Warsinske says his company listens to styles that don’t rely on corporate radio. “We’ve got to go with artists who are going to get a buzz in the clubs, on the streets, in the magazines and on the Internet. We’re a label/distributor/publisher. We can take finished product and get a move on it.”
Ash Street Music
Contact: Jimmy “Muffin” Yessian, VP/Creative Development
“Ash Street Music strives to be an integral part of the music-publishing industry by signing established songwriters while continuing to discover and develop new talent,” says Jimmy “Muffin” Yessian. “I believe that as a songwriter/publisher I have a special connection with other writers whose songs I publish. I understand the attachment a writer has to each song he writes.
“I have signed four of our staff writers so far, and I’m always looking for a writer who fits into the ASM family,” adds Yessian. A recent signing is Andrew Dorff, who penned “When the Hero Dies,” the lead single from BJ Thomas’ comeback album. Writer/artist Dillon Dixon is releasing his own project and has a song with country buzz band Cowboy Crush. “I have also signed several single song contracts,” says Yessian. “Writers submitting for single song contracts have to realize that their song is not only competing against the many other writers who are looking for a single song deal, but against our staff writers. An outside song or songwriter has to have something I find very special in their writing to get my attention. My allegiance is to my staff writers first.”
Yessian describes himself as a “songaholic.” He clarifies, “I look for a writer who can quickly get me addicted to their song. They have to wet my palette in the first 30 seconds. Pour me something that makes me want to keep drinking the melody and follow it to the end of your story.”
Christmas & Holiday Music
Contact: Justin Wilde
The name of the company says it all: Justin Wilde is the industry’s go-to-guy for seasonal tracks. “Since I began my career as a songwriter, I know what it’s like to be on that side of the fence,” remarks Wilde. “Having been a business major with an emphasis in marketing and advertising in college, I realized early on how valuable a successful Christmas standard would be, so I attempted to write my own, called ‘It Must Have Been the Mistletoe.’ In trying to turn it into a classic, I learned the Christmas music arena better than anyone in the business.”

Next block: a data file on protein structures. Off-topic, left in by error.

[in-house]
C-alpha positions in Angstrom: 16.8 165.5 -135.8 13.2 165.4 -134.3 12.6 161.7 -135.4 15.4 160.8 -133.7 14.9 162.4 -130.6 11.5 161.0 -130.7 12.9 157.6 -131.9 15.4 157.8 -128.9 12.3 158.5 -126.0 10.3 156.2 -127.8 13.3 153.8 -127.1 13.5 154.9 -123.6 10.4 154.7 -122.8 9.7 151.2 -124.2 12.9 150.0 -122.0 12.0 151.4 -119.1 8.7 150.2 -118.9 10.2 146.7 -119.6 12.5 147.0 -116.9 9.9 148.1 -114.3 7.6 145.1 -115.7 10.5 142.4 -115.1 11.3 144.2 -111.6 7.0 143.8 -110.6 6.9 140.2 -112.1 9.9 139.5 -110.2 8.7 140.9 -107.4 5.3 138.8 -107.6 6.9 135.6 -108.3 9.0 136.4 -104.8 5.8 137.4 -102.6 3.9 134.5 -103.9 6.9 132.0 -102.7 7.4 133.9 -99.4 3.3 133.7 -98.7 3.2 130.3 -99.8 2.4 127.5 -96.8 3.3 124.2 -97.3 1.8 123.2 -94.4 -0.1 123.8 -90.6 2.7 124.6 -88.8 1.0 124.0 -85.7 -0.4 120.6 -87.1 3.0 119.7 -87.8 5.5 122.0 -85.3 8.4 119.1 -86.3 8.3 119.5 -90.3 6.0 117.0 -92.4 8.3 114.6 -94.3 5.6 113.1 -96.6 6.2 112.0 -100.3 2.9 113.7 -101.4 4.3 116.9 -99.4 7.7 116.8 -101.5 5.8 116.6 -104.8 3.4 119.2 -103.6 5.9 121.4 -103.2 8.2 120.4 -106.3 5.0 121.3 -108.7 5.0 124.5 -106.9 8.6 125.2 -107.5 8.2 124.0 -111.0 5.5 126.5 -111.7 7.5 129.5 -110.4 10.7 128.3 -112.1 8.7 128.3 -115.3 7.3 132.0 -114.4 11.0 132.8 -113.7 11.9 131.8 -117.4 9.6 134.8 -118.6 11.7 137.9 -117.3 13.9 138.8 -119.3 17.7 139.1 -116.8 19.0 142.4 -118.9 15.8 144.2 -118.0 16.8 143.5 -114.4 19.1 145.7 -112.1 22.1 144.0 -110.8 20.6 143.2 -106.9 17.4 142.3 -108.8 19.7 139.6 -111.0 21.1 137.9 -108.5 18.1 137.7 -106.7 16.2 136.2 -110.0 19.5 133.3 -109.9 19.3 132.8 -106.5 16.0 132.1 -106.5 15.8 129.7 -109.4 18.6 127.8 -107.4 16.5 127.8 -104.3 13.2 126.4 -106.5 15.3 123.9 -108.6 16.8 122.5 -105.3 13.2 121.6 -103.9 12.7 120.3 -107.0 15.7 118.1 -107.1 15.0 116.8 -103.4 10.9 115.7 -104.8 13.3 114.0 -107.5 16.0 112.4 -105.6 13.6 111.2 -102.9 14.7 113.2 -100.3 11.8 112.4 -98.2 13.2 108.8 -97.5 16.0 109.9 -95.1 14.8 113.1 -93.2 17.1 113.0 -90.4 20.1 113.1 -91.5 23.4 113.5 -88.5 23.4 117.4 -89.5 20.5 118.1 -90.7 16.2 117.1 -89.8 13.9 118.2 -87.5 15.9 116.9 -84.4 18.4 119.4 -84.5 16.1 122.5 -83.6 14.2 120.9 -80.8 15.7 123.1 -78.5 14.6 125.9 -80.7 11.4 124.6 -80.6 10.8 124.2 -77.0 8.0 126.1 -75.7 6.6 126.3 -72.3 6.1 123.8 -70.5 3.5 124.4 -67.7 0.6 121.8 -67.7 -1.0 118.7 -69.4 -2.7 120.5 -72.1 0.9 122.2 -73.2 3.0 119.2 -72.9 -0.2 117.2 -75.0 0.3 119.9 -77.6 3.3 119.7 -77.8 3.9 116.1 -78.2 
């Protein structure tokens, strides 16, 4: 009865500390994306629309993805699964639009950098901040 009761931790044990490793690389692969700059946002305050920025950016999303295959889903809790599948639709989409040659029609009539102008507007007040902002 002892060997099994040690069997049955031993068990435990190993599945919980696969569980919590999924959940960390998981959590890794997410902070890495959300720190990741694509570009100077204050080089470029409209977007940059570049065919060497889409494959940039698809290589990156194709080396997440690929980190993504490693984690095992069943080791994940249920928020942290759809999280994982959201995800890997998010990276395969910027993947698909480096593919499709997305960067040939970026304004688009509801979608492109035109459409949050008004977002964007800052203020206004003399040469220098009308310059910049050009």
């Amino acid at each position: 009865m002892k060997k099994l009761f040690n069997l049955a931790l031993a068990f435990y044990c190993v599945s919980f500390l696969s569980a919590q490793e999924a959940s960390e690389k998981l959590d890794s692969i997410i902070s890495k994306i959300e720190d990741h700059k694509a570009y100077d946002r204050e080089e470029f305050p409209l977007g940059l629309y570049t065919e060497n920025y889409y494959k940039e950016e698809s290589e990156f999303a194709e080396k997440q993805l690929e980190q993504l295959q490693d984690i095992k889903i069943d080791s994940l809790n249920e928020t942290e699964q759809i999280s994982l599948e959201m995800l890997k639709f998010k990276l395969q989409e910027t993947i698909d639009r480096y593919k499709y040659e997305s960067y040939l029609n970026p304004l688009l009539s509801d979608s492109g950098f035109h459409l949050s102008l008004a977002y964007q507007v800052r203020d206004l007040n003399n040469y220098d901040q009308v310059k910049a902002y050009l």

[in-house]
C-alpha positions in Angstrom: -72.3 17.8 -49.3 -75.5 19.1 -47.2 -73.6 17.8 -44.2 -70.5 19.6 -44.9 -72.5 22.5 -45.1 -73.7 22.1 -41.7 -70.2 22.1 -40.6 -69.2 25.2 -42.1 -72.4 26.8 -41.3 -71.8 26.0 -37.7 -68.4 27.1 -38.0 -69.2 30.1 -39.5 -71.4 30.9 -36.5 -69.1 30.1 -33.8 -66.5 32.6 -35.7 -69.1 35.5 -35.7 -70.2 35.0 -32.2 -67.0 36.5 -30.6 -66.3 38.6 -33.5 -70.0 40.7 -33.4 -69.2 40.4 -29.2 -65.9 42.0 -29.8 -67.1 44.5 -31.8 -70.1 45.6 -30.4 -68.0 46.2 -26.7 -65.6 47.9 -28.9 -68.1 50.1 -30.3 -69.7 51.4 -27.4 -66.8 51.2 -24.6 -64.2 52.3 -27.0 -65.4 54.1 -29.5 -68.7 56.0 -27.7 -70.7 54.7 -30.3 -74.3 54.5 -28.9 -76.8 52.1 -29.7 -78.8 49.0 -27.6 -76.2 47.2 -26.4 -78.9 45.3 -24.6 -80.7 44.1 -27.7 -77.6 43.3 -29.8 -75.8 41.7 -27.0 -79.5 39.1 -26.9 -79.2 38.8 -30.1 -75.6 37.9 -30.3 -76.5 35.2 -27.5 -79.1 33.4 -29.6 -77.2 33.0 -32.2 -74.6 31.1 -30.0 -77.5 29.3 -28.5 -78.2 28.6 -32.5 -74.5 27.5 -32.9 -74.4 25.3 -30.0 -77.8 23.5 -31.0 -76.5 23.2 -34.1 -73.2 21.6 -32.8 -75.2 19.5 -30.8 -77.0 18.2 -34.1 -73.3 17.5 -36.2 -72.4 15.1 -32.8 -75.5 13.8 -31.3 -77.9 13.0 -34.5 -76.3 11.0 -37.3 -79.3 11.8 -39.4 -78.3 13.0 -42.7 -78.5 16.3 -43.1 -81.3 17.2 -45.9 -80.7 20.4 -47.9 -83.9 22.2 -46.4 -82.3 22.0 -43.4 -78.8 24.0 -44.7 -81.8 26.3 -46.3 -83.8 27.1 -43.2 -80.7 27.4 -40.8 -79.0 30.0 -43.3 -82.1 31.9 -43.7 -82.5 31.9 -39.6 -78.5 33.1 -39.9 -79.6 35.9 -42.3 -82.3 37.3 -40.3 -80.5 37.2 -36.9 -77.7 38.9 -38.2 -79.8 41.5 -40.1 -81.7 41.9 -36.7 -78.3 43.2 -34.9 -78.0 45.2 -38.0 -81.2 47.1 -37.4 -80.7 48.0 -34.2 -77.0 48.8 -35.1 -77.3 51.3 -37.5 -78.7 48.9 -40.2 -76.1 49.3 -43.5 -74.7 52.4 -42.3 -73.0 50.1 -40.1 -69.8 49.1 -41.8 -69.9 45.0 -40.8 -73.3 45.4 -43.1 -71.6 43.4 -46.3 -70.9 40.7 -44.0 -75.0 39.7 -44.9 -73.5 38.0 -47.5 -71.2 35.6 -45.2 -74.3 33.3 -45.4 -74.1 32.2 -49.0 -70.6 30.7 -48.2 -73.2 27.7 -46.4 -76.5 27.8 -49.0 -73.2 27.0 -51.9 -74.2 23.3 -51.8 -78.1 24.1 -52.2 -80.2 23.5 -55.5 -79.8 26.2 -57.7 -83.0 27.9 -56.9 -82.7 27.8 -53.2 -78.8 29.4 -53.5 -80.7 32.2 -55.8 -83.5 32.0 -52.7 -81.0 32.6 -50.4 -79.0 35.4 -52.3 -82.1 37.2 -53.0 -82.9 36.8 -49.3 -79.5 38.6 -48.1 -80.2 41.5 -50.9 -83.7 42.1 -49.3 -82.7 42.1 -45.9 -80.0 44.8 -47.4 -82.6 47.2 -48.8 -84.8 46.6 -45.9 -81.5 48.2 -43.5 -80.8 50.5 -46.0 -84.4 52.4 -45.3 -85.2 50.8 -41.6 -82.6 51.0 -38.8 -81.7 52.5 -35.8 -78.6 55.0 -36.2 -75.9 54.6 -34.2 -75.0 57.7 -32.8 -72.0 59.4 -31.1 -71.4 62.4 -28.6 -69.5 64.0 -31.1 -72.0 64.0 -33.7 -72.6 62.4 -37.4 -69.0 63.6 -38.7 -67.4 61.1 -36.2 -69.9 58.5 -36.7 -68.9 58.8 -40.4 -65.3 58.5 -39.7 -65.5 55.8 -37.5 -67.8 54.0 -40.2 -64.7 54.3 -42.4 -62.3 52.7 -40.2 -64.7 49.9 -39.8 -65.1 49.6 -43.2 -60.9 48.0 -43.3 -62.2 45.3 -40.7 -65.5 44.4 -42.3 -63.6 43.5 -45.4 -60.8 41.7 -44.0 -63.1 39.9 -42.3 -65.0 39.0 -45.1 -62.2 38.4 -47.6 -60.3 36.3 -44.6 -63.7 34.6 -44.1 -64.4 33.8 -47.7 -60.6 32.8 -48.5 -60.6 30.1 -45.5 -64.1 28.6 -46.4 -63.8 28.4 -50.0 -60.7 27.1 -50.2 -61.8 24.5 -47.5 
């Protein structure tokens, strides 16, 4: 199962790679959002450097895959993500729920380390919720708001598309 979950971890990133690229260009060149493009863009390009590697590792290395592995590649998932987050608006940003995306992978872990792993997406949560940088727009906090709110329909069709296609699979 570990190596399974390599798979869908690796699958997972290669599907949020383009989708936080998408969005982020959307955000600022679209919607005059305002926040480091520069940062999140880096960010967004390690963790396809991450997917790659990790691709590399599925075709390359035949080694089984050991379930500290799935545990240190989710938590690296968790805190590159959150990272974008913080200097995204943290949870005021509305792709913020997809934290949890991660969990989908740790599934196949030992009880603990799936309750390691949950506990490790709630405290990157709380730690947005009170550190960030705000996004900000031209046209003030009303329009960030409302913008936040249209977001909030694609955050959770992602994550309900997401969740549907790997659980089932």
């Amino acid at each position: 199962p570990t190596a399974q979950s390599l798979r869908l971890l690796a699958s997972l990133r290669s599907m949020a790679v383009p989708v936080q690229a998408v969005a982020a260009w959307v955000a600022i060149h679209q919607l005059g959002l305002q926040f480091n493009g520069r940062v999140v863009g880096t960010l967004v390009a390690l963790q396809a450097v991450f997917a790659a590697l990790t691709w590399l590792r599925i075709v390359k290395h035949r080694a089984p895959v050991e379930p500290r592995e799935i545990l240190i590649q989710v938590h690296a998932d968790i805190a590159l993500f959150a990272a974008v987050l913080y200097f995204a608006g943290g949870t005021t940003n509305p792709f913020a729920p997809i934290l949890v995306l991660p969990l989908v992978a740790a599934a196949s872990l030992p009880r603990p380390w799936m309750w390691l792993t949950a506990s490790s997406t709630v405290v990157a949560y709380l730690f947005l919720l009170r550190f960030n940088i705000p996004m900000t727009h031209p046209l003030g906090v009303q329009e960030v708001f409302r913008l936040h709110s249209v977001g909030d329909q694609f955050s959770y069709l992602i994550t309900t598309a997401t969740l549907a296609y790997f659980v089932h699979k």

Wilde takes great pride in signing the best songs he can find, not simply the best resumes. “I work all markets, not just records and TV/ film. Last year I had a song in the Boston Pops’ Christmas TV special and tour. This year we have five new songs going into print with Warner Bros.’ sheet music division and three others with Hal Leonard. Last month I placed four holiday songs written by a dermatologist from New Jersey in a new film, Love Surreal.
Wilde observes that, for Christmas music, melody is key. “A great melody starts with a strong melodic hook (usually three to six successive notes) which are then interwoven throughout the song. A great melody can be sung a cappella, without the need of harmonization to support it. All of the major Christmas standards can be sung a cappella by carolers on doorsteps or in nursing homes without the aid of accompaniment. If your melody needs a track to carry it, it’s weak. If you’ve written a chord progression and then try to improvise a melody over it, you’re starting backwards.”
Del Oro Music
Contact: Bud Anderson
“The industry has changed dramatically. Those of us smart enough to stay boutique companies are going to be successful in the long run,” says Bud Anderson. Del Oro focuses on the consumer: what types of songs do they enjoy; what will work in a movie, on the radio. “Consumers tend to look for songs that are a soundtrack to their lives. So I look for meaning, depth –– something we’ll all remember 10 years from now.”
The company generally signs a specific song. They have six writers who contribute consistently for them, plus another 30 who pitch them regularly. “One of our big successes is ‘Deeper Love’ by Cece Peniston, it’s doing great in the clubs and we’ve signed it for two films also.” Junior Vasquez has just remixed the song for the clubs. “Whatever it is, the tune has to be strong in dance, not just carry the beat.”
Twenty-five percent of the company’s music is sent to Europe first. “It’s always been a proving ground; the American market gets its cues from what’s happening there. We’re in tune with remixers from the U.K., Spain, Italy and Germany. It’s cutting-edge.”
An Army brat, Anderson grew up around the world and has a global consciousness. “We not only keep our focus on our own communities, but also what’s happening around the company and around the world.”
Del Oro recently presented a listening party, a networking event. “I think it’s critical for publishers and labels to keep their eyes and ears on what’s coming up. The party was an opportunity for new writers to be heard by labels and producers.”
Permission, from an e-mail or a phone call, is required for submissions. “If we know something’s coming we’ll listen. It takes a couple of weeks. At any given time we have between one and four movies –– we place stuff all the time. Anything commercial is fine, including exotic world songs, but if it works on the radio or in a movie, that’s what we want to hear.”
Avatar Publishing Group
Contact: Lynette Jenkins
With a record label and a publishing company under one roof, Lynette Jenkins knows it’s better to cover both sides. “You have to diversify; you need control in order to put a song into film or television. We’re a small independent, so this setup makes it easier.
Jenkins has been with the company for 10 years. She was originally a singer and a recording artist who helped out on an Avatar music supervision gig. “With both the business and the artistic head, I can talk to an artist creatively as well as business-wide.”